Unexpected Business Lessons from a Beekeeper

Lessons from one entrepreneur's success that all business owners should heed

Written by Chandra Clarke

Cat Jaffee is a remarkable woman.

I had the privilege of hearing her speak earlier this month, at a conference in Istanbul. The story of her latest business venture is not just inspiring; it brings up several interesting points about a handful of current business trends, from buzzwords to online marketing approaches to corporate social responsibility.

In 2008, Jaffee was on a Fulbright scholarship studying internal migration in Turkey, when she stumbled across a region near Kars in the far east where the dominant local crop is honey. She fell in love with beekeeping, the people, the area, it’s rich history, incredible views, and amazing wildlife.

But she also saw firsthand how the locals toiled, living in relative isolation and poverty. In particular, she noted how the women there really struggled to complete a beekeeping course that had been set up by a charity to empower them to make their own living. She realized that part of the problem was that the program kept the women away from their daily activities, which provided little income at the best of times. Those that finished didn’t end up with enough connections or resources to put their newfound knowledge to work.

When she completed her study, Jaffee (a U.S. native) left Turkey for a while, but soon discovered that the lure of the region and its challenges were too hard to resist. She returned to found Balyolu (“The Honey Road”), a tasting tourism company. Proceeds from trekking/tasting tours and a percentage of product sales fund the firm, which is designed to help women start village businesses based on traditional products, tourism, and “niche food experiences.”

What does this have to do with general business trends?

To start with, the story is a reminder to always beware of the Law of Unintended Consequences. The original beekeeping course that Jaffee observed was well-intentioned, but may not have considered how the program would actually work in real life.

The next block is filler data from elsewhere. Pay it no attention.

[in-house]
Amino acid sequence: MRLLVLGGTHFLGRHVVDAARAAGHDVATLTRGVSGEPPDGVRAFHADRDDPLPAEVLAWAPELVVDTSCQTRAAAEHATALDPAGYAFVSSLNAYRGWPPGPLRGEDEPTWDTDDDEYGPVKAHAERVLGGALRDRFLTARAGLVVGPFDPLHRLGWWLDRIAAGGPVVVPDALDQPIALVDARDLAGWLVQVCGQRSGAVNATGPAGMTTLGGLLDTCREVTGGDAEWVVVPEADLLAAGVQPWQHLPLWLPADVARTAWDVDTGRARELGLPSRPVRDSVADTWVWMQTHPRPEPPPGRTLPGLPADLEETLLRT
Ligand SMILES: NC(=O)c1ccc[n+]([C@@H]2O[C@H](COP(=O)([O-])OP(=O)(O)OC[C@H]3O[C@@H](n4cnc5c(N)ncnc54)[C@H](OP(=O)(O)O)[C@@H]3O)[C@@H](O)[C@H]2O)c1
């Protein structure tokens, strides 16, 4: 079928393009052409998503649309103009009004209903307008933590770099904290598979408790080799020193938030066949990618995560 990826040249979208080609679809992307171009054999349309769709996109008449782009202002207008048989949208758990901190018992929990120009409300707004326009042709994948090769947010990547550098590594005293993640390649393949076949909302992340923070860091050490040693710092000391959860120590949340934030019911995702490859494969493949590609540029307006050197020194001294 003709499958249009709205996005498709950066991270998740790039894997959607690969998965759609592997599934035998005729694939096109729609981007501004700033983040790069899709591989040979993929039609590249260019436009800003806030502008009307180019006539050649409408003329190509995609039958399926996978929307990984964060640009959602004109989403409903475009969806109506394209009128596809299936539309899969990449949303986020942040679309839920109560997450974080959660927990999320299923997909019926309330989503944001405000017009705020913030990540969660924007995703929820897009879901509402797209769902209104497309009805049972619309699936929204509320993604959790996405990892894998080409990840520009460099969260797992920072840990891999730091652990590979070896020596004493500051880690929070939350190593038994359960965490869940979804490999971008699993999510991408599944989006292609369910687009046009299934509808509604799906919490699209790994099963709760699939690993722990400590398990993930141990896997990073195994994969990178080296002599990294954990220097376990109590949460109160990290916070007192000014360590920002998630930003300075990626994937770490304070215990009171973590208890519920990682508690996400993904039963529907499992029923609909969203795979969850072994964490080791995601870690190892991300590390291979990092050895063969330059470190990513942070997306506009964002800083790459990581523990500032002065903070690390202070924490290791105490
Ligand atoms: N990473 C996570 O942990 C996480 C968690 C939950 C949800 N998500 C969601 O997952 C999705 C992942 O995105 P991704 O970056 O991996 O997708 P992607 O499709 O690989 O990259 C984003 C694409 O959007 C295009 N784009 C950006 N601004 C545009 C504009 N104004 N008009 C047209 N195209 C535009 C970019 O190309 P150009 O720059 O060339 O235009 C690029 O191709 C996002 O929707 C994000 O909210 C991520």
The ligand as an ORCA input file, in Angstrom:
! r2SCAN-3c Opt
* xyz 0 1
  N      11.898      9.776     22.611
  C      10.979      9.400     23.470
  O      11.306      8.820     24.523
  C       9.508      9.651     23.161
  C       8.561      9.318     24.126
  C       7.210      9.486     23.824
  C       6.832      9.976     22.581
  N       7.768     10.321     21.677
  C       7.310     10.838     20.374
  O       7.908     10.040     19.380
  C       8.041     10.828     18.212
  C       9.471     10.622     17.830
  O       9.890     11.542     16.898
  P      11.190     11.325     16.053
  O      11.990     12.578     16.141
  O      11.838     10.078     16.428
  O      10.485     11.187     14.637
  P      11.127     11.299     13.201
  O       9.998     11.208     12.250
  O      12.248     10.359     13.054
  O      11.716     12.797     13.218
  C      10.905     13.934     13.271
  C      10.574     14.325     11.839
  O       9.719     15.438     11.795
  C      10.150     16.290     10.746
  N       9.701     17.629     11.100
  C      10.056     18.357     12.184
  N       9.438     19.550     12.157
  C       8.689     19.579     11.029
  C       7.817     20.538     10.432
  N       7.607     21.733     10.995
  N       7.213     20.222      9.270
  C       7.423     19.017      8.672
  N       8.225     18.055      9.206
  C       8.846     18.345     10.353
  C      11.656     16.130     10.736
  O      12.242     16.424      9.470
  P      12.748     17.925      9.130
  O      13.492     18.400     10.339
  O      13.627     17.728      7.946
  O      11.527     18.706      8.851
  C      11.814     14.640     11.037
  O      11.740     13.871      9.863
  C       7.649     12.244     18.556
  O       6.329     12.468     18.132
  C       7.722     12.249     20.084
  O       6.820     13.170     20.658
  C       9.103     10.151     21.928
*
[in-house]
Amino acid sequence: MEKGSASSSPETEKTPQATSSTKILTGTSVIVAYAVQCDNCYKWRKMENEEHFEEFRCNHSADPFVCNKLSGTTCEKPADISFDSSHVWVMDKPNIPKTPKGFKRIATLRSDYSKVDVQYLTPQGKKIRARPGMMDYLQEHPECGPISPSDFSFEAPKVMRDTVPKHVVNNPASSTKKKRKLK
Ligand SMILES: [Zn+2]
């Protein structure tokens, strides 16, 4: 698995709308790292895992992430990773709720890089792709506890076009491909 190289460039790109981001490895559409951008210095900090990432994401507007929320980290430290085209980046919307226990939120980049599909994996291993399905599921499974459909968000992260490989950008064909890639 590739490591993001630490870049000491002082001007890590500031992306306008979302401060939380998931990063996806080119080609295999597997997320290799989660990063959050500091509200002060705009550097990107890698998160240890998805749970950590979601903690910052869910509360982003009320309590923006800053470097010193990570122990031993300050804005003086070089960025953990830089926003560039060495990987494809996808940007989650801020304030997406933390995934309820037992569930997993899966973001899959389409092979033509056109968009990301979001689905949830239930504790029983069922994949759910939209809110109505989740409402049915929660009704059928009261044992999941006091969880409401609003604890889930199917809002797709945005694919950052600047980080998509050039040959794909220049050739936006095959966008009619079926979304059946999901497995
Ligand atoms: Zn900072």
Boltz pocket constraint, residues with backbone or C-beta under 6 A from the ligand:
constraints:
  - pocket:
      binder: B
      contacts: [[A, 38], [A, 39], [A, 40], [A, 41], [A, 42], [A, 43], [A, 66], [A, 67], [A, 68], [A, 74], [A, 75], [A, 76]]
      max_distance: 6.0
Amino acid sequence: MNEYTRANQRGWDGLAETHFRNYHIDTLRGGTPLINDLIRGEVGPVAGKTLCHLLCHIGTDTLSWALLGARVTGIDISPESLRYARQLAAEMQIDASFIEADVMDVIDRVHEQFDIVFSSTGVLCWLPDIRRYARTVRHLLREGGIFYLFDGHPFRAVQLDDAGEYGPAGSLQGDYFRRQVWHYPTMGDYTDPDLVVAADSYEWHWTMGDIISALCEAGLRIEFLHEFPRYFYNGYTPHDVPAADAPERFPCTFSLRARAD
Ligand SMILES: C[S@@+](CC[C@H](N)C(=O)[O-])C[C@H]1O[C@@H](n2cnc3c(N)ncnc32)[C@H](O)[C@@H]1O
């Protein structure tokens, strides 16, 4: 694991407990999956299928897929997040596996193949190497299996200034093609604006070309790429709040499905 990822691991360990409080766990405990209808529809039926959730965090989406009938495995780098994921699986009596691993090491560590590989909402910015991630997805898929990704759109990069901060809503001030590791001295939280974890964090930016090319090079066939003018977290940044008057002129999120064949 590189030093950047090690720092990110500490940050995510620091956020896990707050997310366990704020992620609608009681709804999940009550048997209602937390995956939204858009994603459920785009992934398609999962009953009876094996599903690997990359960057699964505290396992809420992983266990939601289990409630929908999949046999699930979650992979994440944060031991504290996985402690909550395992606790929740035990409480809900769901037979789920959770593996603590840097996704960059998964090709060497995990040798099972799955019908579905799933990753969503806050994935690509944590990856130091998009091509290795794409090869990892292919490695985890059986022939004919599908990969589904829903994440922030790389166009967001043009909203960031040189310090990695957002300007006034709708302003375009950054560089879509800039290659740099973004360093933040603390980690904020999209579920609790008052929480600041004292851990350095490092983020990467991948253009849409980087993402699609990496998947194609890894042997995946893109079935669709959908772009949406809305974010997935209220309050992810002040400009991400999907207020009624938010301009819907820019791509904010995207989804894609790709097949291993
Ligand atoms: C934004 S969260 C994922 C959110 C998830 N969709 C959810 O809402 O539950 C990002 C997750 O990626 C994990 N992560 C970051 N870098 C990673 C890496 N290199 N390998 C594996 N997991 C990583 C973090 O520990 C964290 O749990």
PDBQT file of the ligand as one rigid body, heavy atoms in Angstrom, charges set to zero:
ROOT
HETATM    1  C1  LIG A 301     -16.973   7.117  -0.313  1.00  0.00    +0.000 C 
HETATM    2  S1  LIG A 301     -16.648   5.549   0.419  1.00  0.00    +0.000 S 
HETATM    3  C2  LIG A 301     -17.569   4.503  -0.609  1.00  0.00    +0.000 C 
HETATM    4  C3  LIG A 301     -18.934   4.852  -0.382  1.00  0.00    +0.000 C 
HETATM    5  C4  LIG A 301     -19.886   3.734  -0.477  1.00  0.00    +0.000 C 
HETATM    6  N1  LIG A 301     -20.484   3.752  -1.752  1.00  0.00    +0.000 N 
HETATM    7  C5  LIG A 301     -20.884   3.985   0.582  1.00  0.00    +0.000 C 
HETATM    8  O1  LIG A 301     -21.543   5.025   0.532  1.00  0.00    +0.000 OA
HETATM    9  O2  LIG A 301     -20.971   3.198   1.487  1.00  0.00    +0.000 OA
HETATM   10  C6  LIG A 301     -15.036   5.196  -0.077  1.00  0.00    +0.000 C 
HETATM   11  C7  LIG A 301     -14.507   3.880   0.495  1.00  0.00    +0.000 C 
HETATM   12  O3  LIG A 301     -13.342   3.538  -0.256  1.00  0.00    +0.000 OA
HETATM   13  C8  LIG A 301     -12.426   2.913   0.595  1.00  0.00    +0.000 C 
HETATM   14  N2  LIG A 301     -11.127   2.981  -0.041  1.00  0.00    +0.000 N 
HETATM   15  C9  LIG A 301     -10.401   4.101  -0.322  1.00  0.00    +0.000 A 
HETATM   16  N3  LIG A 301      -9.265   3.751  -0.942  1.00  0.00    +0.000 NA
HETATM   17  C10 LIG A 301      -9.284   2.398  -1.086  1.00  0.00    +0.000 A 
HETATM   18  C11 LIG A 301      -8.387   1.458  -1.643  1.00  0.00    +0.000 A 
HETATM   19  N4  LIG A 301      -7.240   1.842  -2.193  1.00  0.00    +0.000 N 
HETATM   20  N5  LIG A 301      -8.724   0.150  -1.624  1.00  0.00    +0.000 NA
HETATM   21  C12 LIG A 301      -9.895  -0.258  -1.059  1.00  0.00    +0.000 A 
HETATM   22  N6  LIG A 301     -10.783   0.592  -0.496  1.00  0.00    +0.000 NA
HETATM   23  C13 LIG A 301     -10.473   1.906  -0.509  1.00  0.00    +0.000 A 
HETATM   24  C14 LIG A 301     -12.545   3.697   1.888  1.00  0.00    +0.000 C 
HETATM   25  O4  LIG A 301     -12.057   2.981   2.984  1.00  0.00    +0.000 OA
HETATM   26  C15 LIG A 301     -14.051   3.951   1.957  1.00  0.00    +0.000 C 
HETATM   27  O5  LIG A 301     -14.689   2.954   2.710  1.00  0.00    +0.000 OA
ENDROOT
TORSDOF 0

A more prosaic example in the business world that you and I know is the recent online coupon marketing trend. For a while, the hottest advice for marketers was to produce coupons to post on sites like to attract new customers. In reality what happened for most websites was that savvy shoppers already in the checkout would open another browser to search for coupon codes to use to complete their order. Rather than bringing in new sales, the practice cannibalized existing ones.

Balyolu also demonstrates that there are business opportunities everywhere, even in unlikely places such as rural Turkey. Derek Halpern of Social Triggers likes to talk about how sales is a process of “bridging the gap” between a world with a pain point and a world without that particular problem. Jaffee’s venture is attempting to bridge two gaps: one for the producers who need a better livelihood, and one for consumers in search of exotic, food-based adventures.

It also reminds us that as hip as the term “empower” is right now, especially when it comes to women’s issues, it might be producing exactly the wrong mindset. As Jaffee points out, empower means to give power to someone who doesn’t already have it. This in turn prompts us to use charitable approaches, rather than bootstrapping and self-sufficiency approaches to problems. The former tend not to be sustainable in the long term.

Finally, Jaffee and the other women that I met in Istanbul show that social entrepreneurialism is really picking up steam. It used to be that a company was in business to make a profit, and anything else came second. Lately, more and more businesses have a social issue as the starting point. How sustainable these ventures are will depend on how strong the business case is. After all, these companies face some seriously daunting problems because of their very social approach: things like politics, the tyranny of local history, entrenched customs and traditions, and so on.

On the other hand, customers of these companies may be far more loyal, because they believe in the cause. Companies that simply donate to charities or take up causes because it makes them look socially responsible can be regarded by a cynical public as engaging in “brandwashing.”

The questions for you, now, are how will any of these points affect your business in the coming years? Will you pivot to be a social enterprise if you aren’t one already? Or is the better path to be an entrepreneur with a goal to be a philanthropist later on?

Food for thought, inspired by a tale about honey.

Chandra Clarke is the president of, an award-winning, ISO-certified company that provides document-revision services to corporations and SMEs around the world. She blogs about the issues particular to female entrepreneurs at

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